Why Is It So Hard to Find Good Help These Days?

Why Is It So Hard to Find Good Help These Days?

While it's not getting any easier to attract and retain talent, there's still hope for the future of the supply chain.

Would you encourage your son or daughter to pursue a career in your chosen field?

When PayScale Inc., a salary, benefits and compensation information company, asked workers if they would recommend their current job to others, the answers didn't paint a very flattering picture of the supply chain. The third-least-likely-to-be-recommended job, for instance, is over-the-road truck driver. For the Millennial generation, life most definitely is not a highway, at least not behind the wheel of a rig hauling a 53-foot long-haul trailer across the country. With older truckers reaching retirement age, the driver shortage could approach calamitous levels within the next decade, as the American Trucking Associations has projected a potential gap of 240,000 drivers by 2022.

Warehouse managers also made the PayScale list of the 10 Least Recommended Jobs, coming in at # 9. According to the study, fewer than 4 out of 10 warehouse managers (39%) would recommend somebody follow in their footsteps.

And when 1,000 U.S. households were asked if they'd recommend their children pursue a career in manufacturing, only 37% say they would, fearing in part the lack of stability in the industry and the belief that manufacturing jobs are the first to be moved offshore, according to a study conducted by consulting firm Deloitte and The Manufacturing Institute.

Those findings, unfortunately, mirror the anecdotal evidence we collected while compiling the MH&L 2015 Salary Survey. In years past, when we asked respondents what they felt was the biggest challenge facing the material handling and logistics industry, the most frequently-cited answers were usually either "the economy" or "government regulations." This year, however, "talent" (or rather, the lack thereof) was the dominant response. Here's a small sampling of representative comments from Salary Survey respondents:

 "[It's a challenge] finding, hiring and keeping quality distribution personnel that consider material handling as a long-term career path for themselves and their families. Competing industries offer better pay, shorter hours, better working conditions, less stress and allow more time to spend with family."

"New talent entering the market has been trained in logistics/supply chain management since colleges are offering degrees in those fields, but the problem is then normal business sense needs to be developed. They are stronger on the logistics side, but weaker on the business side."

"Not enough skilled workers to fill certain positions. Not enough good paying jobs in this industry."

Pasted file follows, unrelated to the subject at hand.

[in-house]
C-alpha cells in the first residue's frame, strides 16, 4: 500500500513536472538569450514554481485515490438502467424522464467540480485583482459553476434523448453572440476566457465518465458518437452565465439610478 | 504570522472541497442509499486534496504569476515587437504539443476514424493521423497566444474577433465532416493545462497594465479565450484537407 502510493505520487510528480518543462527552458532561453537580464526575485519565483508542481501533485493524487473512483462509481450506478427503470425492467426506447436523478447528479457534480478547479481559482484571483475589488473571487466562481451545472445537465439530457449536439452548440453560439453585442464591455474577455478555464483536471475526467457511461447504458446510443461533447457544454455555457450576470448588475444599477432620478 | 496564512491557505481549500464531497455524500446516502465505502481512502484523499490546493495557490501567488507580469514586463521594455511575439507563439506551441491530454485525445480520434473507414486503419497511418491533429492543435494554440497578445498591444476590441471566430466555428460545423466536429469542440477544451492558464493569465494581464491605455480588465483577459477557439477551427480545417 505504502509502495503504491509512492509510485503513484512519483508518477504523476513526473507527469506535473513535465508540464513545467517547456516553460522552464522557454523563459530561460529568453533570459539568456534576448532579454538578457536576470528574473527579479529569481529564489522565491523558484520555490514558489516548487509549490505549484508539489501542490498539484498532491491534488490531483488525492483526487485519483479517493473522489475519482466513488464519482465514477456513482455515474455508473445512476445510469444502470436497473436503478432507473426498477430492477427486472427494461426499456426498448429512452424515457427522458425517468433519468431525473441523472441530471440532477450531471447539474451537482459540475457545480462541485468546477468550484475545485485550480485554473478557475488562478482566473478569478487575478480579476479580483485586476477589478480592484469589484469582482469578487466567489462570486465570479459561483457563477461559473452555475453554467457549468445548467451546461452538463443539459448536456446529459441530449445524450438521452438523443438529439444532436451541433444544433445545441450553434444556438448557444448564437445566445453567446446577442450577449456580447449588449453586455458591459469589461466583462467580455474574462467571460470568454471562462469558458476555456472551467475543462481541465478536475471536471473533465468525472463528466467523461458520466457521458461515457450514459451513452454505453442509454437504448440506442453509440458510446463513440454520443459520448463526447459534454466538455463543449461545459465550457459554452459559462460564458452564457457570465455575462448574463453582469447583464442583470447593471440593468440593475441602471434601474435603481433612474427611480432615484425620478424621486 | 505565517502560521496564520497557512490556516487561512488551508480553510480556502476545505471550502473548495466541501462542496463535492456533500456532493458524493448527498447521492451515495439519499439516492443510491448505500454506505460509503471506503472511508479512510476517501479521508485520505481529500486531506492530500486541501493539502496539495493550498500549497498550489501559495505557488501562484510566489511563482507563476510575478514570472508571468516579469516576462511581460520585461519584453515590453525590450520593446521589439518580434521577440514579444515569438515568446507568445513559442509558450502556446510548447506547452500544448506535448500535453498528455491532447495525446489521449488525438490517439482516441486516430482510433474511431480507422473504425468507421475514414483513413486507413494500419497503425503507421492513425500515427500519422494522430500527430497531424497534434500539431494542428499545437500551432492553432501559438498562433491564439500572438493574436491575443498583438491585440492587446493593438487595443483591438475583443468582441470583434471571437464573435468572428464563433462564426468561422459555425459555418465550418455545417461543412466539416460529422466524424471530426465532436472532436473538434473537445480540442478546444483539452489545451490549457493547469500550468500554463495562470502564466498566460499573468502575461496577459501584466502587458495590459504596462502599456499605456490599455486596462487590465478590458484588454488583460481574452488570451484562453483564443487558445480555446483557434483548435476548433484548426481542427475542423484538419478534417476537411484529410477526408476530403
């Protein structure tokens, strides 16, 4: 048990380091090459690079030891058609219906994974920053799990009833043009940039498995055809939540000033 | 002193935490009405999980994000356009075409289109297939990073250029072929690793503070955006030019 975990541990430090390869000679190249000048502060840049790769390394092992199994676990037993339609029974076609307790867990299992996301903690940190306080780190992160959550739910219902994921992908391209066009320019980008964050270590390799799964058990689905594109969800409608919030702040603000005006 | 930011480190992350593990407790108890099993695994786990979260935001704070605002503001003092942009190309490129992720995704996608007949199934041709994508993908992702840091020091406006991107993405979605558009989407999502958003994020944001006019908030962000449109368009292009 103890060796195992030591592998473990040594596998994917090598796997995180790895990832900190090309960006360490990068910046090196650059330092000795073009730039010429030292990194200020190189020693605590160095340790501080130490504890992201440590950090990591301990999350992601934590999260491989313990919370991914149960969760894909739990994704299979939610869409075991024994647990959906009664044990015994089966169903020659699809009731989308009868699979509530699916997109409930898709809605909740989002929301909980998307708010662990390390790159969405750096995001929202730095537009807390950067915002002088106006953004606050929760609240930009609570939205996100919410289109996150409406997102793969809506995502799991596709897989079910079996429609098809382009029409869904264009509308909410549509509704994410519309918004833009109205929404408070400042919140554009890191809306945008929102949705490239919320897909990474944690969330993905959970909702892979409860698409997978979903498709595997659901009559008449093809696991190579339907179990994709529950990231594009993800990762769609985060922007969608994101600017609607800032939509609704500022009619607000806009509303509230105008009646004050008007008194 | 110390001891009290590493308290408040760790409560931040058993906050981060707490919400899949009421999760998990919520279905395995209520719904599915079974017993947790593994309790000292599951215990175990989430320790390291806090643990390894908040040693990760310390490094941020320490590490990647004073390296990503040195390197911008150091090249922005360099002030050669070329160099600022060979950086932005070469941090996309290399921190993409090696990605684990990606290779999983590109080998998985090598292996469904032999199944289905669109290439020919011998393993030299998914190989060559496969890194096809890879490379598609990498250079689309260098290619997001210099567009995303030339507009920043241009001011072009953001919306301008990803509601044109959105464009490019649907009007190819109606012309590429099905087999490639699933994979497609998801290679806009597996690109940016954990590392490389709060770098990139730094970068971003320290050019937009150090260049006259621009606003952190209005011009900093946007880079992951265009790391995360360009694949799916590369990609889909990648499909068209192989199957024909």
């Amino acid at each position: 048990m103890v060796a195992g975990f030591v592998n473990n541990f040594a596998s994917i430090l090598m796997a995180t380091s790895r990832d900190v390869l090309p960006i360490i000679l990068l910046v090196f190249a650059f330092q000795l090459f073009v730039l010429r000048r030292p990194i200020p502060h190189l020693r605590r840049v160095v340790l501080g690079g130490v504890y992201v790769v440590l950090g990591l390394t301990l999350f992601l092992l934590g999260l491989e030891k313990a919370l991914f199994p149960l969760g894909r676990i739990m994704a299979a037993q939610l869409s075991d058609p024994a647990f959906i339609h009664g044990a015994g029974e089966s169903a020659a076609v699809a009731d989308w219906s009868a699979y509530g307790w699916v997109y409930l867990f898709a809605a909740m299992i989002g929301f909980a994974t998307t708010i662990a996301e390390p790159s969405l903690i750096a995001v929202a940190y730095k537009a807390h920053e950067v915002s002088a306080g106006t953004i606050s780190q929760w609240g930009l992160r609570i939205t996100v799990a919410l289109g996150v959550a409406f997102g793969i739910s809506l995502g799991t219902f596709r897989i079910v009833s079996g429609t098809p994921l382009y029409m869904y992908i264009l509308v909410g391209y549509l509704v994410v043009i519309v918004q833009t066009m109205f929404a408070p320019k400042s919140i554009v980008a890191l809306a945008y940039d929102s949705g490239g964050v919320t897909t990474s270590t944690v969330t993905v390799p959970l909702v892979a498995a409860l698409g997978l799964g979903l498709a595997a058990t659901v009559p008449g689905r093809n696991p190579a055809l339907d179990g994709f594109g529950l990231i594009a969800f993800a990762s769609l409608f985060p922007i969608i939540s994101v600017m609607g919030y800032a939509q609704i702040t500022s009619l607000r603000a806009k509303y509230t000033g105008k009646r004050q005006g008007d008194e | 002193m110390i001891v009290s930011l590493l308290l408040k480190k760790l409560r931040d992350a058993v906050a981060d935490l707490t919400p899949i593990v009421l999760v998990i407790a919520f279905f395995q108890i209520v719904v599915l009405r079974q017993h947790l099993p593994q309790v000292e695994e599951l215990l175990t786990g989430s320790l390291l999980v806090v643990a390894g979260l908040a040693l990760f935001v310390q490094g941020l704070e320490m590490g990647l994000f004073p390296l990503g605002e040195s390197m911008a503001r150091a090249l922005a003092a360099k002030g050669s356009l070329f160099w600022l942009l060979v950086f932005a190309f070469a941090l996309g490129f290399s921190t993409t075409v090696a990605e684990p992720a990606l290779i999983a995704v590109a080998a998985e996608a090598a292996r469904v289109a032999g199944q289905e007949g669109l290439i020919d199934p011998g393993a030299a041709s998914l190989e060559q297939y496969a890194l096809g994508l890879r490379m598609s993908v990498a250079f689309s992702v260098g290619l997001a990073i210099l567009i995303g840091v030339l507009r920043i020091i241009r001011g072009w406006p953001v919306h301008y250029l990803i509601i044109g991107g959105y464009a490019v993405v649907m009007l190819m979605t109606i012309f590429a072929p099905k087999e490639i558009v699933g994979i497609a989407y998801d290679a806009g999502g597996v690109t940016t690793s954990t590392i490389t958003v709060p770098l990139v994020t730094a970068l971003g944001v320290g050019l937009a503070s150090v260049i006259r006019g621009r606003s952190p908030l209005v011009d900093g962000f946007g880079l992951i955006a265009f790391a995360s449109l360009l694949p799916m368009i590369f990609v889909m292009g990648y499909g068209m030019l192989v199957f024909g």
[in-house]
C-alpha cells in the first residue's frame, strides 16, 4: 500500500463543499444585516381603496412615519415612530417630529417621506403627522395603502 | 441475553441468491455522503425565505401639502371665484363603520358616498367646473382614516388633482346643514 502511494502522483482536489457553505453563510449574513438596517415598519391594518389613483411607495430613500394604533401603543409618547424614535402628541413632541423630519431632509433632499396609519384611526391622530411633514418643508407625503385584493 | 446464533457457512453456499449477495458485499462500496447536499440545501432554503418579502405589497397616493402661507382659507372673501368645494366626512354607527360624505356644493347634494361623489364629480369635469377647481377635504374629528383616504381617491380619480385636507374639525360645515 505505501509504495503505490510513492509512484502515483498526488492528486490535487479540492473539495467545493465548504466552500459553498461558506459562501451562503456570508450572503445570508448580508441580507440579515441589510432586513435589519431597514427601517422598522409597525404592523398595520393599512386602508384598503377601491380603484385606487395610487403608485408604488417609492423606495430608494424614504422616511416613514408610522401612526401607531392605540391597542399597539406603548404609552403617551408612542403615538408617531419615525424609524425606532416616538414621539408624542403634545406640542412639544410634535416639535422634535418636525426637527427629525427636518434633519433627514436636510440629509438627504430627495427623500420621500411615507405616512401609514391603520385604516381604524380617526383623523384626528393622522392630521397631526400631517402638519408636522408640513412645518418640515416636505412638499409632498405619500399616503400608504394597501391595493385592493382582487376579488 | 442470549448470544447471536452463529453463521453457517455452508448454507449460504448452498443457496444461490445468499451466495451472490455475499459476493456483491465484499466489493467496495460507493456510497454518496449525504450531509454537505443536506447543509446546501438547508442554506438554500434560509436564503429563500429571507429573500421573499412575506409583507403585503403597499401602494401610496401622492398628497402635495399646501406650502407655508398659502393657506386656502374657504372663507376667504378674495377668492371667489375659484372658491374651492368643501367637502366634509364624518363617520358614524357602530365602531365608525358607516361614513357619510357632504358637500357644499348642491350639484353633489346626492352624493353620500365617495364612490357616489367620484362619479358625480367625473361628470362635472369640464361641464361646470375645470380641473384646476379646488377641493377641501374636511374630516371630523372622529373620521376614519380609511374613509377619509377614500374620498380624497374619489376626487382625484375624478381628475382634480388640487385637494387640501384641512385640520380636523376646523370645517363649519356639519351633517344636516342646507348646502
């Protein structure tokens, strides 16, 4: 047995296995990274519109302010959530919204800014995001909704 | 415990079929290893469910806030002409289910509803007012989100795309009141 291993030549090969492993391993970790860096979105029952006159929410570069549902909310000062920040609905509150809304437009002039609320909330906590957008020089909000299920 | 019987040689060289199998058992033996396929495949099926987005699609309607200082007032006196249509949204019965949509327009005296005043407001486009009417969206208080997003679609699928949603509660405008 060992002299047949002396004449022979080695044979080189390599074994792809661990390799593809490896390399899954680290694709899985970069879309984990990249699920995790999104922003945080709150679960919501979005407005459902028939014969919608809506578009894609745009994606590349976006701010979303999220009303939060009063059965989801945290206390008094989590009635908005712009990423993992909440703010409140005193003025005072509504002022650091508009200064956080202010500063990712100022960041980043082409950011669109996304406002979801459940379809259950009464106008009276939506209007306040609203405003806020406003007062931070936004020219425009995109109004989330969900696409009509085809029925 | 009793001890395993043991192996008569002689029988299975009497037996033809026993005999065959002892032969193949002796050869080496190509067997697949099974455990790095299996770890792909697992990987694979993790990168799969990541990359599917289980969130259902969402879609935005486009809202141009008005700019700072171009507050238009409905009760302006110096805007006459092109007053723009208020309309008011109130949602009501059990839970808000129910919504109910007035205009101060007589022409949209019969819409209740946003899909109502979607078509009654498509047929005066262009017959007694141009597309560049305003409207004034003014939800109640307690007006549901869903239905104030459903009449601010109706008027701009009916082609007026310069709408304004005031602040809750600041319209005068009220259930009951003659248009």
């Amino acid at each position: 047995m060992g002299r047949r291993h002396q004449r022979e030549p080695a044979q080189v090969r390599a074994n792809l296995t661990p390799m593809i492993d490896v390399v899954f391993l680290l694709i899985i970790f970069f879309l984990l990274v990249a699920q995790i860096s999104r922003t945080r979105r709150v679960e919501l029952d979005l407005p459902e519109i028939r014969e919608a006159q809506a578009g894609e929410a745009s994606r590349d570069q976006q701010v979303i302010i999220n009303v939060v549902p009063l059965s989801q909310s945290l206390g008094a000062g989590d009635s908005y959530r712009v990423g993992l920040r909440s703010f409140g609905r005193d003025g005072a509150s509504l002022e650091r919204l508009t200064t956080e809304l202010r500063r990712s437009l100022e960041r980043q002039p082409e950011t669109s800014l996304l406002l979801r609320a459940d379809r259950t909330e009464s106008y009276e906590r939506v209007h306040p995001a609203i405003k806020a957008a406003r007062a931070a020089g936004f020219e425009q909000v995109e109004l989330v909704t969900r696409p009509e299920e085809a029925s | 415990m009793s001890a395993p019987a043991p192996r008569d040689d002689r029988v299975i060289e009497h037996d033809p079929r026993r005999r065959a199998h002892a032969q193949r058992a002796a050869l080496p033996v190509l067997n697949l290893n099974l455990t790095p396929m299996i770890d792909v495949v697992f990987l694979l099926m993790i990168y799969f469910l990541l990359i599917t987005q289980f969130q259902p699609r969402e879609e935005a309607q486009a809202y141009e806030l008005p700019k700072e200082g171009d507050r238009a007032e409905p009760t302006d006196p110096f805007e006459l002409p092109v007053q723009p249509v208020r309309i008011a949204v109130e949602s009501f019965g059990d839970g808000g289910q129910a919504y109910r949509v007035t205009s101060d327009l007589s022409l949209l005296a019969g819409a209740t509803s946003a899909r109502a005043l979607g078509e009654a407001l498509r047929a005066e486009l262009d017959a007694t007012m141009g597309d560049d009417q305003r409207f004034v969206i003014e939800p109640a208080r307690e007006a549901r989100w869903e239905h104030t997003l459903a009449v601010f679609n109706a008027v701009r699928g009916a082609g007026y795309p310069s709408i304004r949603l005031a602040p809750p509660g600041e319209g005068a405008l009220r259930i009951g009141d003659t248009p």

"We're recruiting outside of the industry to combat the aging workforce."

It should come as no surprise that young workers don't stick with a job very long. Recruiting and staffing firm Robert Half International cites findings from the U.S. Bureau of Labor Statistics that workers aged 20-24 tend to stick with a job for less than a year-and-a-half, and those 25-34 have a typical tenure of three years (Baby Boomers, on the other hand, those between 55-64, typically will remain at the same job for 10.4 years).

Most of the solutions proffered by pundits tend to focus on training and education, the theory being that workers will feel more empowered at companies that have invested in developing their employees' skill sets. That's undoubtedly true for young people following the lure of STEM (science, technology, engineering, math) careers, but no matter how comfortable you make the cabin, spending a week on the road in a truck is still going to have limited appeal to those who'd prefer going home every night. Scoff if you will, but one likely solution to the truck driver shortage will be autonomous vehicles, and another will be a variation on the Uber phenomenon where goods get shuttled across the country rather than hauled by a single tractor.

Warehouses and manufacturing plants are investing heavily in automation, not only to make their facilities more attractive to young workers but, in some cases, to reduce the very need for human workers.

"Just as every company engineers its product lines, its supply chain and its production process, [they can also] engineer a talent pipeline," suggests Jennifer McNelly, president of The Manufacturing Institute. Instead of waiting for a fully-trained next generation of skilled workers, she advocates that companies develop their own talent pool. Indeed, companies are already getting involved with local schools, community colleges, external training and certification programs, and hiring veterans, immigrants, the disabled and other non-traditional sources of talent.

Don't wait for the government to throw money at the problem; we already know how effective they are at wasting money. And don't wait for the schools to catch up with the level of training you need at your company. Just as you strategically invest in equipment and services to keep your facility operating, you need to apply the same level of strategic thinking to optimizing your workforce. Your future depends on it.

Follow me on Twitter @supplychaindave.

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